I gave Beth the night off again…
Well, it´s another day in paradise. I feel like this blog is a bit of a broken record, but we went to the park today, again, and played in the sand pit, again. Praise the Lord for this 60 sqare feet of dirt. It is free, and we can easily kill about two or three hours there if the weather holds. We are going into the rainy season, so, as my mother says, the “white fluffies” are slowly being replaced with “grey meanies” in the sky. If it does rain, it is usually just a light drizzle, but it is enough to make us pack up and head for the boring apartment. Beth likes to sit out in the rain for about 20 minutes saying “maybe it´ll blow over” the entire time (she really hates being in the apartment). The good news is, with her strategy, we usually have a built in activity that lasts about 30 minutes at the apartment called “get dry”.
Afterwards, the kids and Beth watched “Madagascar” while the baby and I were put down for a nap.
We then walked to a place called “Del Rodeo” (Spanish for “of the Rodeo”), which was a hamburger joint with a western theme! Being from Texas, I can say they nailed all the preconcieved notions about the place we are from… Every employee was in a vest, jeans, and a cowboy hat, wooden fences between the booths, and pictures of wolves on the wall. We implemented a trick that Dr. Sharon Lee shared with us a few days ago and ordered the kids three adult-sized combos instead of getting five kids meals. We saved about $15 (30,000 pecos) and almost no food was wasted. The best part was, they had a gigantic play area in the center of the resturante. We played for about an hour and a half.
The oldest was “it”, and he chased the other four through all the tubes, slides, and ladders, alst the while bellowing out his best evil-villian laugh. I love it when they play with each other. Partially because it gives Beth and I a break and it reaffirms to us that each kid already has four friends, even though we are here by ourselves.
We love this parenting gig. If I may quote a good friend from work that has been there and done that, “Parenting is the hardest job you´ll ever love. You guys know I like to make lists, so here are some points that have struck us as new parents…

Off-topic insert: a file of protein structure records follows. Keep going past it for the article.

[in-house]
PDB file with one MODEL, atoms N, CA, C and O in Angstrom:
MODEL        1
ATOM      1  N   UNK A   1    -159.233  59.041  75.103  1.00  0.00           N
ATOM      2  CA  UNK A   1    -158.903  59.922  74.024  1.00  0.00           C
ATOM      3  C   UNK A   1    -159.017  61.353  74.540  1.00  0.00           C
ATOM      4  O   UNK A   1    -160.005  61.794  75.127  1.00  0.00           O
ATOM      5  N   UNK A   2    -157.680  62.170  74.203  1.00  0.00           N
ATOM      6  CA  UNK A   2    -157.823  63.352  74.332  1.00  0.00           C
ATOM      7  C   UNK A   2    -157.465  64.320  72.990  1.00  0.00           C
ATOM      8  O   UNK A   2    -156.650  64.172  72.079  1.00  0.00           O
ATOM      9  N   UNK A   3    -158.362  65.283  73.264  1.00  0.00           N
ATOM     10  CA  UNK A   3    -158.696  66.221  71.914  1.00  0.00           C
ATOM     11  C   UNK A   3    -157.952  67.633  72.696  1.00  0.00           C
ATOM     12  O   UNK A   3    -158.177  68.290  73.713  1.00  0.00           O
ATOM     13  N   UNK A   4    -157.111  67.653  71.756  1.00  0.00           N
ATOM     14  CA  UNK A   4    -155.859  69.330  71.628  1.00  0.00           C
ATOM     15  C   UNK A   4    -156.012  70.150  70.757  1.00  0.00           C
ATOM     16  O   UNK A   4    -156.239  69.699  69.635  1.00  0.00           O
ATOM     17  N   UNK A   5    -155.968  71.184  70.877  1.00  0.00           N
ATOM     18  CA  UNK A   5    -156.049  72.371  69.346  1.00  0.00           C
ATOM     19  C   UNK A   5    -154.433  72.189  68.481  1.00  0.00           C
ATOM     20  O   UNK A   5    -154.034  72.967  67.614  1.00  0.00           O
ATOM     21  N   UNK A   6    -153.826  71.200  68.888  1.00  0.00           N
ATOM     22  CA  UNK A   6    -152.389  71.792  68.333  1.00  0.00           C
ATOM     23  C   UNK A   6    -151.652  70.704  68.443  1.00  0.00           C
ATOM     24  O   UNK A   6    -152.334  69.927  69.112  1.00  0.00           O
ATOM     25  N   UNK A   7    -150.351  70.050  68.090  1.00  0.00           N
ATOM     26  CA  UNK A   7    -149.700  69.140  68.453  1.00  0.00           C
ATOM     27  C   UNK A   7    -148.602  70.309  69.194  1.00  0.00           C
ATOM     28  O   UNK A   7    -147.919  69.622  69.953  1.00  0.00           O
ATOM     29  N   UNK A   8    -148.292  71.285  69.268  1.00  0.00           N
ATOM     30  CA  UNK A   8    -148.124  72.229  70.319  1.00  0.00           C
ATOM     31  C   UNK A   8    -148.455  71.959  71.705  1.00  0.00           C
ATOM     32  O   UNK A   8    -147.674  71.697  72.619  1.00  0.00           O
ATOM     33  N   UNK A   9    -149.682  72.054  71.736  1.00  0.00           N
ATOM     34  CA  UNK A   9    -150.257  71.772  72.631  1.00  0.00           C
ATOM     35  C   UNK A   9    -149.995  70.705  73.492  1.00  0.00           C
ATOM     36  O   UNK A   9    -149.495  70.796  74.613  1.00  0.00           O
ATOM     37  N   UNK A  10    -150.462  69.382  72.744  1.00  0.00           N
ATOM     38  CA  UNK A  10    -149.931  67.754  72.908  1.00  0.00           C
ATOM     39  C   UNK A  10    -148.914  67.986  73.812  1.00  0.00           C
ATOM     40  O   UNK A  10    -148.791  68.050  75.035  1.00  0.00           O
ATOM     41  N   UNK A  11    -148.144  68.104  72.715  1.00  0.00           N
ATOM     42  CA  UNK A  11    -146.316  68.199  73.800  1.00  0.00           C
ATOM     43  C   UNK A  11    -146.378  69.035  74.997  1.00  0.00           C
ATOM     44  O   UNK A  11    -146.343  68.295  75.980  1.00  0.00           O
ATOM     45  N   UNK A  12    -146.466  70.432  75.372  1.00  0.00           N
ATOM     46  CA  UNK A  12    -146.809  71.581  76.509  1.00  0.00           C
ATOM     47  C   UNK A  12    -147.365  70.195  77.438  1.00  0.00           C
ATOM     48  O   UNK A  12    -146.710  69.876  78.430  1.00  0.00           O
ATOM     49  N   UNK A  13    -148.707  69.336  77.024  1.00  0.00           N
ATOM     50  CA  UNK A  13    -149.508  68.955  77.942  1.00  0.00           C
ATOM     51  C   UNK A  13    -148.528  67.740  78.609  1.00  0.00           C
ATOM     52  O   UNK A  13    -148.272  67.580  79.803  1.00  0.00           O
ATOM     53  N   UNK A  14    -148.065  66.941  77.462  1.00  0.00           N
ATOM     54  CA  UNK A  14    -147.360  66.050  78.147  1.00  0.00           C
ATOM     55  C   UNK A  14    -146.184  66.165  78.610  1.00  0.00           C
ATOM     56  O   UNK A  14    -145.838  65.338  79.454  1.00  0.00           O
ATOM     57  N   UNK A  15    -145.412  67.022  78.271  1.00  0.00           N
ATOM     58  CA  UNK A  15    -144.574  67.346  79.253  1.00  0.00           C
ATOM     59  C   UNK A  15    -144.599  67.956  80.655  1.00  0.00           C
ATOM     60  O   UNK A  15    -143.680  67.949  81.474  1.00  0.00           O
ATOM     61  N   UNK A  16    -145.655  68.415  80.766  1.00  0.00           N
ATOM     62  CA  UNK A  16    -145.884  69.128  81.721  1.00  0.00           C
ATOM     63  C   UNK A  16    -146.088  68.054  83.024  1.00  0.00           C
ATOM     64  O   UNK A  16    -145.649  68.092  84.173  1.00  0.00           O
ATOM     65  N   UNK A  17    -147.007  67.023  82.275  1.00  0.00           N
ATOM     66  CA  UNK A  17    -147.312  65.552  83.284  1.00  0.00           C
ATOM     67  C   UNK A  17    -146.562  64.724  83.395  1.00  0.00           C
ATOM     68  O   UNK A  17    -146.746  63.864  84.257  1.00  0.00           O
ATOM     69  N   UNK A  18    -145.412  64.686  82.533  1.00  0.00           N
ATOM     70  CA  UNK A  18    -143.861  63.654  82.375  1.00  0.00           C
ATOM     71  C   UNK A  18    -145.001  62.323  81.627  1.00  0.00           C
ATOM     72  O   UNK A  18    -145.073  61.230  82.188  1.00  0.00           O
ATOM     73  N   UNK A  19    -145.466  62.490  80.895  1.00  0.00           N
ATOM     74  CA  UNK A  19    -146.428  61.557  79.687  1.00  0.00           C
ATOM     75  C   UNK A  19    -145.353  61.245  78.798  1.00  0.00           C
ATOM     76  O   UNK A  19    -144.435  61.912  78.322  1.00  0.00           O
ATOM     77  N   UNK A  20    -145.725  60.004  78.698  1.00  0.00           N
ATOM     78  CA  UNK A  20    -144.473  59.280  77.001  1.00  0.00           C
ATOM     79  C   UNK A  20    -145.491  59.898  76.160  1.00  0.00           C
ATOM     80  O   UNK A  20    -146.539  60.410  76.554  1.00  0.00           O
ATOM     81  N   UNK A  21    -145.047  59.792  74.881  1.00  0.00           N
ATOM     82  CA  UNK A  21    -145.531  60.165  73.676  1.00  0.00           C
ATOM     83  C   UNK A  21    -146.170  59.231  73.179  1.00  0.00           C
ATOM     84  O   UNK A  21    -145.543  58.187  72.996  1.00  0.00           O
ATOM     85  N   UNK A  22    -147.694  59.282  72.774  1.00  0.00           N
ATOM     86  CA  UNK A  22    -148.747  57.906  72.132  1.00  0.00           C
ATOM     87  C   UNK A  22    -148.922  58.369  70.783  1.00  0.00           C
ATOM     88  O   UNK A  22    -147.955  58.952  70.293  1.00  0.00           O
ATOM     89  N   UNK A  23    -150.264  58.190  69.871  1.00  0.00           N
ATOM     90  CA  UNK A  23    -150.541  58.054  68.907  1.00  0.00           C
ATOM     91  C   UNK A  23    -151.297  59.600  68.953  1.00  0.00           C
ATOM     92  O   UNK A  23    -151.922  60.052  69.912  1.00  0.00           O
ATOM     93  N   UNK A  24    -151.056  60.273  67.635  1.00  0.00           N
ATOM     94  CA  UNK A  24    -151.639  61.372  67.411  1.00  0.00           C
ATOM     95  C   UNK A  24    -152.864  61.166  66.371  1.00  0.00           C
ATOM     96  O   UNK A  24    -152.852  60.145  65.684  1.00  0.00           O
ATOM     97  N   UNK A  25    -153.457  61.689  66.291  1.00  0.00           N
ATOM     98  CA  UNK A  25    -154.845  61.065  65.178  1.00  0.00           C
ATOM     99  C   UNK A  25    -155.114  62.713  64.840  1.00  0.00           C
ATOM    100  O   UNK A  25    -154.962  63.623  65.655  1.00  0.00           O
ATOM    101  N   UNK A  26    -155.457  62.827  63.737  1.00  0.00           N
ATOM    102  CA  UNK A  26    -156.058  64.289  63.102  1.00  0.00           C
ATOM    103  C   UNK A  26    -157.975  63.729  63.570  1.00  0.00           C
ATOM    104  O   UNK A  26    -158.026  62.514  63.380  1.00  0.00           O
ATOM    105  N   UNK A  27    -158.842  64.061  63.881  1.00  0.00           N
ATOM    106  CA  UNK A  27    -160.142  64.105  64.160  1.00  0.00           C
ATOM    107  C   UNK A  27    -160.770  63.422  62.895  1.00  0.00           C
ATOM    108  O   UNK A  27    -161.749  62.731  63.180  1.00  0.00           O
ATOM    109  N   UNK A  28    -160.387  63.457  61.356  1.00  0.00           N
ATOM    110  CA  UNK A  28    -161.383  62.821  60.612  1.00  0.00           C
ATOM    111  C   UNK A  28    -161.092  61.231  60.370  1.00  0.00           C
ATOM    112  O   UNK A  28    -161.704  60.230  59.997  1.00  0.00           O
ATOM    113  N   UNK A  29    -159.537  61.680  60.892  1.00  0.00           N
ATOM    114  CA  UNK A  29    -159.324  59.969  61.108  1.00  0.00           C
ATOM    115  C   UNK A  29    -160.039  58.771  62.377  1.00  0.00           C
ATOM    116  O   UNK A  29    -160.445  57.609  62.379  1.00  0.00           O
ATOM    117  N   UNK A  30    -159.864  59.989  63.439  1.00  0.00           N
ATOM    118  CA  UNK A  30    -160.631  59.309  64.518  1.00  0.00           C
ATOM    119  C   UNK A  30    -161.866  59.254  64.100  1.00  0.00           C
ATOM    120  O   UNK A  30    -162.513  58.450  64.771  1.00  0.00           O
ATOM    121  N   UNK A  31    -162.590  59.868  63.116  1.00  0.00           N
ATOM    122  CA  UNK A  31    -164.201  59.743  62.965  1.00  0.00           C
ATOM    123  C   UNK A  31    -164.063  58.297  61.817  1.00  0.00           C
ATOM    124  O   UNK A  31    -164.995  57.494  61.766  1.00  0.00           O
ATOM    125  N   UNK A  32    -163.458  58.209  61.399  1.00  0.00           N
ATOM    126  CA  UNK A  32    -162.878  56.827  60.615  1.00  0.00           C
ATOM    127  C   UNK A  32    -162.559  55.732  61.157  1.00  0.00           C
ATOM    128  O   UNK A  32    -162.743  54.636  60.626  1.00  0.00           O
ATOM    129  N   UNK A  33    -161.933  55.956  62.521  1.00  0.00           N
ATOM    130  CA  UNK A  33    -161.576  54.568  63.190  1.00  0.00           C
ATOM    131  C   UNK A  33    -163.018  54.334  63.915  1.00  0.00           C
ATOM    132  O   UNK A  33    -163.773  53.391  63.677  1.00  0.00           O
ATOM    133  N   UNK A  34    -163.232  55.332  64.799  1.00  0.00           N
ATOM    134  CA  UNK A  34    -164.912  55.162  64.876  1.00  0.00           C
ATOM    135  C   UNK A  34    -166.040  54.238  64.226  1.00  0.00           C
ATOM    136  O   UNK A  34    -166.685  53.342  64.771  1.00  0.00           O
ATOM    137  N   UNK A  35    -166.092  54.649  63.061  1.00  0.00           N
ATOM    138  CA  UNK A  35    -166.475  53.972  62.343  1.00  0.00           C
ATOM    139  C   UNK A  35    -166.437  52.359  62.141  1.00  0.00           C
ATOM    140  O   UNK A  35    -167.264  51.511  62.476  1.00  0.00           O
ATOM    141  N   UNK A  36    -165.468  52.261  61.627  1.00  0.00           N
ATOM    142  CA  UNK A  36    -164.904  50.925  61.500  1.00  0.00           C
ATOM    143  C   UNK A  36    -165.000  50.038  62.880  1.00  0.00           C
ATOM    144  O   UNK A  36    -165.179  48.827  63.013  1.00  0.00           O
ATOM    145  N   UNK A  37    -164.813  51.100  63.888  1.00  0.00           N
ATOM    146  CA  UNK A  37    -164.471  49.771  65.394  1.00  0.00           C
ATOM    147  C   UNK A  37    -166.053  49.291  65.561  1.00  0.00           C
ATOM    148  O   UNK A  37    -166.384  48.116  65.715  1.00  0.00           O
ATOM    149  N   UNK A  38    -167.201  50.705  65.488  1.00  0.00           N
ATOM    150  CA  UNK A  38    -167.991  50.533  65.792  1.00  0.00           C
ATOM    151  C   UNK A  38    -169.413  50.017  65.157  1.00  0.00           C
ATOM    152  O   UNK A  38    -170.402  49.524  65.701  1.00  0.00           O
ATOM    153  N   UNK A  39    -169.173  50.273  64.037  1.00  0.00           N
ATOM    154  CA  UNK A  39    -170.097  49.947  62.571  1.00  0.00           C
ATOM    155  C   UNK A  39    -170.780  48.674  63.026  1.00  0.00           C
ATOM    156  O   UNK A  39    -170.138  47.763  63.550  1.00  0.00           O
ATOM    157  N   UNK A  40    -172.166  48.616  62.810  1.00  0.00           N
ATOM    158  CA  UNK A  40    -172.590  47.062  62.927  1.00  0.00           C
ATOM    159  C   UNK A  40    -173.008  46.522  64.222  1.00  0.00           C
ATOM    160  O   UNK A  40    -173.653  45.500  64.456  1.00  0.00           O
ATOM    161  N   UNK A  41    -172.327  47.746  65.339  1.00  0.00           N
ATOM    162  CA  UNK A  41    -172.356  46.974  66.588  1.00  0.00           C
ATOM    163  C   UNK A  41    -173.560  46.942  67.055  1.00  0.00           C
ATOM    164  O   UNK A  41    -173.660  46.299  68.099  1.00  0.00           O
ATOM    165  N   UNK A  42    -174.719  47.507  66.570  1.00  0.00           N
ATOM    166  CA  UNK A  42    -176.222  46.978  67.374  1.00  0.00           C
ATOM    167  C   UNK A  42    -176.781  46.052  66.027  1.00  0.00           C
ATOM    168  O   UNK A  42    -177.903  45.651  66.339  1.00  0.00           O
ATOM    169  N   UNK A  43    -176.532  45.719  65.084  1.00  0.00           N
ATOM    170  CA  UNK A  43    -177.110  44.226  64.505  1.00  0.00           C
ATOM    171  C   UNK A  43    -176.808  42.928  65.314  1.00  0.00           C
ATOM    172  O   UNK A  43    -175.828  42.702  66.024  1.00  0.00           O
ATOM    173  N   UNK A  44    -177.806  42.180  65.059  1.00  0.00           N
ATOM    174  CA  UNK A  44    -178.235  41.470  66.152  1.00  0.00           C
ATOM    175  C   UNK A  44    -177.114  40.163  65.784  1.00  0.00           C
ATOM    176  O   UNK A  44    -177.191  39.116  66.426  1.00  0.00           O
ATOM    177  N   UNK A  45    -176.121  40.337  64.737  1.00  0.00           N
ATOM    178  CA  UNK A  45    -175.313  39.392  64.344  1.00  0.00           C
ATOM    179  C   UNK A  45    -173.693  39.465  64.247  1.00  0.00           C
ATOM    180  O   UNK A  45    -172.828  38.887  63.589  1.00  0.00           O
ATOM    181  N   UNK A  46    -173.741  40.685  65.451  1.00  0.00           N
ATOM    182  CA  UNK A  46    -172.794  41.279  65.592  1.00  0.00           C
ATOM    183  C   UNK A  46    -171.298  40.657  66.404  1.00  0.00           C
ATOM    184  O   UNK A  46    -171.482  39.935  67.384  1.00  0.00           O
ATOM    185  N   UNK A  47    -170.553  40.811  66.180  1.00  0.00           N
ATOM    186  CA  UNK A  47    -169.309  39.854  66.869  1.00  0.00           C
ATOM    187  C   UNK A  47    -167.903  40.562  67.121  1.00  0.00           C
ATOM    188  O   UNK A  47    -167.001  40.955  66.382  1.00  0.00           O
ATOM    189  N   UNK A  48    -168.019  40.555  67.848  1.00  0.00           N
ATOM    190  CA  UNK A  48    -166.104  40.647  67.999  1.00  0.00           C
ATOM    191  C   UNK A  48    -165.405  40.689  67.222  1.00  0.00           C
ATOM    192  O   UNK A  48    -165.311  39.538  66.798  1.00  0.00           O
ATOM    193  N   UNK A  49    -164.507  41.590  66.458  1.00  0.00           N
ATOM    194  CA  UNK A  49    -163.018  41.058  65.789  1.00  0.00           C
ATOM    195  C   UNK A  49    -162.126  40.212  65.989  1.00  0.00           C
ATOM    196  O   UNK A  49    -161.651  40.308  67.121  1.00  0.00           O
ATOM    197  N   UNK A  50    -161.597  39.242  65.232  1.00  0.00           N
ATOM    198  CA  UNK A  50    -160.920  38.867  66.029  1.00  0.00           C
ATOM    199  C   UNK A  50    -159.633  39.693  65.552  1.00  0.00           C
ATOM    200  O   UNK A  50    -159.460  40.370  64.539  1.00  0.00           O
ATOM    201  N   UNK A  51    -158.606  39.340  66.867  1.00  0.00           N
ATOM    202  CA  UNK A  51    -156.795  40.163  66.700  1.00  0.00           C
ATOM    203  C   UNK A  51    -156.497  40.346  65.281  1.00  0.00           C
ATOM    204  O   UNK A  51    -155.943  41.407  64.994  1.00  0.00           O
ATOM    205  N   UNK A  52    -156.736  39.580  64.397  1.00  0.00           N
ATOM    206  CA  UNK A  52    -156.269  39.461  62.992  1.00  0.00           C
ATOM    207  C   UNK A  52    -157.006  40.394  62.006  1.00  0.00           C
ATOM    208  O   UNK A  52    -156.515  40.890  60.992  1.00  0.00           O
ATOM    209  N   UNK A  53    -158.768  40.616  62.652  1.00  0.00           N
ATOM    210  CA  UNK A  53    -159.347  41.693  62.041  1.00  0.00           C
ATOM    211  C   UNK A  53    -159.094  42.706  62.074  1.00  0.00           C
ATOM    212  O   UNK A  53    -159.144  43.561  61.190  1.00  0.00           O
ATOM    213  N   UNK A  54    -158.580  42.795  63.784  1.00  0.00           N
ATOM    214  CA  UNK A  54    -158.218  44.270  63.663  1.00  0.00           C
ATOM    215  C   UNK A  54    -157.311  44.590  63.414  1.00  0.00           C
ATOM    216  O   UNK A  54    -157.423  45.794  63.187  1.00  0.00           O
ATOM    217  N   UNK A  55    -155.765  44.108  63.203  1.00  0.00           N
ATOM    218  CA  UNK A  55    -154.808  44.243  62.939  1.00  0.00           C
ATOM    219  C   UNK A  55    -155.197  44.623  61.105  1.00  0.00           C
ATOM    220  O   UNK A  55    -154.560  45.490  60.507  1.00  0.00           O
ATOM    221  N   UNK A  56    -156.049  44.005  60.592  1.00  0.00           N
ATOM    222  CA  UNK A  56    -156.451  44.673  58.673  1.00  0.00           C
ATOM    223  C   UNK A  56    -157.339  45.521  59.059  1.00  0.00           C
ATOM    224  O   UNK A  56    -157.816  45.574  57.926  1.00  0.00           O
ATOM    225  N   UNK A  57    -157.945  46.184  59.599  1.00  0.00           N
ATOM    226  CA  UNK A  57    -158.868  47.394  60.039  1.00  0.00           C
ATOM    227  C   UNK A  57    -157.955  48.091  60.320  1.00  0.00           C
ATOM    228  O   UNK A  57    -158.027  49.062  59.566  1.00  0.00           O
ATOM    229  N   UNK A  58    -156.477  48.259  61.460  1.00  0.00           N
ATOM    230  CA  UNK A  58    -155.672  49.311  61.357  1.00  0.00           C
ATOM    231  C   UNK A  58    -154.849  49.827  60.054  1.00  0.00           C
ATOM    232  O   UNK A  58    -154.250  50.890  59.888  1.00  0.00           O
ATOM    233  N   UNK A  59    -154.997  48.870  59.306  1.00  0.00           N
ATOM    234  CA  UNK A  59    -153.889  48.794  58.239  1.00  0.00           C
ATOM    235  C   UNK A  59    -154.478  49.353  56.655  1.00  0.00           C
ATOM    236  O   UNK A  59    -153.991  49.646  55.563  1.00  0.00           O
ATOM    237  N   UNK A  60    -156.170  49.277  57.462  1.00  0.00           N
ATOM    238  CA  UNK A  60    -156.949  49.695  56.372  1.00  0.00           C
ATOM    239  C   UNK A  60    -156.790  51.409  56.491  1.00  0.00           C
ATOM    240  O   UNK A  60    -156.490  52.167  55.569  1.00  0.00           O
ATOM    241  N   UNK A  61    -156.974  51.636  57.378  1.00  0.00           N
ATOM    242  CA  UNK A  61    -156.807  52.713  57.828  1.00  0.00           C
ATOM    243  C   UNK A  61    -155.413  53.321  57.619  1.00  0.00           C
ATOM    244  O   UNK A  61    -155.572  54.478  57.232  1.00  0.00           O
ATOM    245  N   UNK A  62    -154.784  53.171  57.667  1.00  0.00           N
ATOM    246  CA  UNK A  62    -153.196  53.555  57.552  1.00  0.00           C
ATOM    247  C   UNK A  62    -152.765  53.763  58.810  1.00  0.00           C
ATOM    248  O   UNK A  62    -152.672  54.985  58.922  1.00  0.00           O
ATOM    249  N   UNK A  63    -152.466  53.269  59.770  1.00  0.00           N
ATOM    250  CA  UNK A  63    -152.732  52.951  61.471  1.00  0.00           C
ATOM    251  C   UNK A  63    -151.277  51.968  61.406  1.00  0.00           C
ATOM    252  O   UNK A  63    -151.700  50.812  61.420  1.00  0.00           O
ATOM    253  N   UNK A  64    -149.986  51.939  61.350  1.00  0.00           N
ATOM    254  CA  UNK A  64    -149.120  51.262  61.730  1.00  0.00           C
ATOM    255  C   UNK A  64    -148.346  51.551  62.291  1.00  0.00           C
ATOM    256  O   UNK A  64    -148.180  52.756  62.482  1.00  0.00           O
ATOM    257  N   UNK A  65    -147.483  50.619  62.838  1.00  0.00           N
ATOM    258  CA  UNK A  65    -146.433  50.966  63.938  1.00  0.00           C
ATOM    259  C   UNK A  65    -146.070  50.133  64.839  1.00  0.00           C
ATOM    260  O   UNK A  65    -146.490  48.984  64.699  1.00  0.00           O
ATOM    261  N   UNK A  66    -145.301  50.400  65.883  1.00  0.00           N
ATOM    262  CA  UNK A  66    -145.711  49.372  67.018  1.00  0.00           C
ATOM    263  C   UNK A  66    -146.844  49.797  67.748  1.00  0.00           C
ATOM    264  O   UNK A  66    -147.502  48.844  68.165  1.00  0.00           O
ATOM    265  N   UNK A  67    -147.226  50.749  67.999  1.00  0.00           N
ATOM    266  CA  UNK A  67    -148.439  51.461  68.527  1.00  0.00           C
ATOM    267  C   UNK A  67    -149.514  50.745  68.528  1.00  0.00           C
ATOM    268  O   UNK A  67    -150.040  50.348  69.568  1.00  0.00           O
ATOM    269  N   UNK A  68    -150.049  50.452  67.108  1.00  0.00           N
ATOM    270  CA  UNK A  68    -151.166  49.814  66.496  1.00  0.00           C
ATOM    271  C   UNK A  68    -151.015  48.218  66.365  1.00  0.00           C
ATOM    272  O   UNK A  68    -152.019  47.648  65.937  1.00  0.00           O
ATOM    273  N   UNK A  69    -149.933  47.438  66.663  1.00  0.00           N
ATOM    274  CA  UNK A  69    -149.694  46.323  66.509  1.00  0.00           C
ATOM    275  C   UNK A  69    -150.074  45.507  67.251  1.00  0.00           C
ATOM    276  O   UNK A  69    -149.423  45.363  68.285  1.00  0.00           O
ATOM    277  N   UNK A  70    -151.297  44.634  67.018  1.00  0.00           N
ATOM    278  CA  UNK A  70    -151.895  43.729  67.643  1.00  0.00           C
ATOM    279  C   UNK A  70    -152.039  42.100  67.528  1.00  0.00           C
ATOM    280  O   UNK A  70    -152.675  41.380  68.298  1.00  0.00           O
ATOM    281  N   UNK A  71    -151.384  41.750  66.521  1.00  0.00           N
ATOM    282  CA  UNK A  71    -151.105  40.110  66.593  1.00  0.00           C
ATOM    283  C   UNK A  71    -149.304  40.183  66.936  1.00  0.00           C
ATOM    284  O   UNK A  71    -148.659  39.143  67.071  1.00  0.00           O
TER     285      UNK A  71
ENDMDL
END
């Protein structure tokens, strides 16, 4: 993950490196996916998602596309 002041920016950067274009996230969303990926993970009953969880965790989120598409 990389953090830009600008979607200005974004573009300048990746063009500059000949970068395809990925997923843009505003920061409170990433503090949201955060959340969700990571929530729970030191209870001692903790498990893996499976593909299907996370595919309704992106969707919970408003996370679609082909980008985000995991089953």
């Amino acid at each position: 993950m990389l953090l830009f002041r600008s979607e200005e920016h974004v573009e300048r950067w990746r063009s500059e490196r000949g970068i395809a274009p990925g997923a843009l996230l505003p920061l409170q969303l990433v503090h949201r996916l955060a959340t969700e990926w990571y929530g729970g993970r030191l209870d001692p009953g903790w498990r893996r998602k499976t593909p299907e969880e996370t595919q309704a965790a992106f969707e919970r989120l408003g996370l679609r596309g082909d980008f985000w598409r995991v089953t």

1. ANYTHING can become an arguement! Every night the boys fight over who gets the middle spot in the bed (since they all sleep in the master bedroom in the apartment). Seriously! I told my Mom and Beth that I can make a pretty compelling arguement as to why that is the worst spot on the bed, but it would take way too long to translate that five-paragraph essay.
2. I´ve been caught sleeping with another woman about three times a week by my wife, but it´s OK. She usually has to leave three other guys to find me, so I feel it´s even.
3. When we go out in public, we have a program called “no child left behind”. We take head counts constantly.
4. I realized today that the brand name on our stroller is “Joovy”. It dawned on me that we have two kids in Joovy every time we need to go somewhere. That makes me laugh (but not out loud).
5. Everything is funnier when you are naked. Beth asked the boys to take off their shirts to get a “Muscle” picture, but it wasn´t long before a couple of plastic jumping frogs were being held in front of their “nippies” (as Beth calls it) with outrageous laughter. A few minutes later, when the pants came off for bath-time… well, I won´t share that story.
6. As a followup to number 5, it is impossible to discipline when you can´t stop laughing yourself.
7. Throughout the day, I get so much crap and junk given to me, as if it is the most important thing in the world, and asked to hang on to it for later. Today it was a stick that one of the boys found in the park. Yesterday, it was a bottlecap. I´ve decided there is a statute of limitations on “holding junk” of three days. After that, if there has been no utterance of the item in question in that span of time, I declare it as “basura”.
8. With a group our size, we spend more time counting our toys than we do playing with them. Beth on occasion lets the kids play with five Matchbox cars each. It works a little like the NBA draft. Each kid selects a car, in order. Then, in the same order, each kid selects another car. Needless to say, we have a dumptruck with a bent wheel that doesn´t get much action. Nonetheless, the kids count their cars, over and over again, to make sure they have the right amount. As the living room turns into I-20, certain cars make their way from one owner to another. Then the counting commences again.
9. Gibberish is hard to understand. Spanish gibberish is even harder. Lots of O´s and A´s, but that´s about it. I don´t know what normal parents do, but I just nod, and throw in a “Si” or “¡Que bien!” every so often. That seems to make them happy about 90% of the time. (FYI… did you see the upside-down exclaimation point? I´m getting the hang of the Spanish keyboard!)
10. The trade, or “cambia” as it is known here, is the art of nogotiation as a child. Food, toys, seats at the table, etc… Anything can be swaped as a means of appeasement and compromise. I have noticed that the younger kids tend to be so in awe that they are engaged with genuine interest from the older ones that they tend not to notice that they are getting a pretty raw deal most of the time (i.e. “I´ll trade you two broken sand toys for your one good one… after all two is better than one”).
It´s been a pretty fun adventure, and we are rapidly approaching a month living in a foreign country. Thanks again for continued prayer and support. We definitely “feel” the prayer and we love the words of encouragement via Facebook, email, text, etc… Thank you all so much!
At the dinnermesa,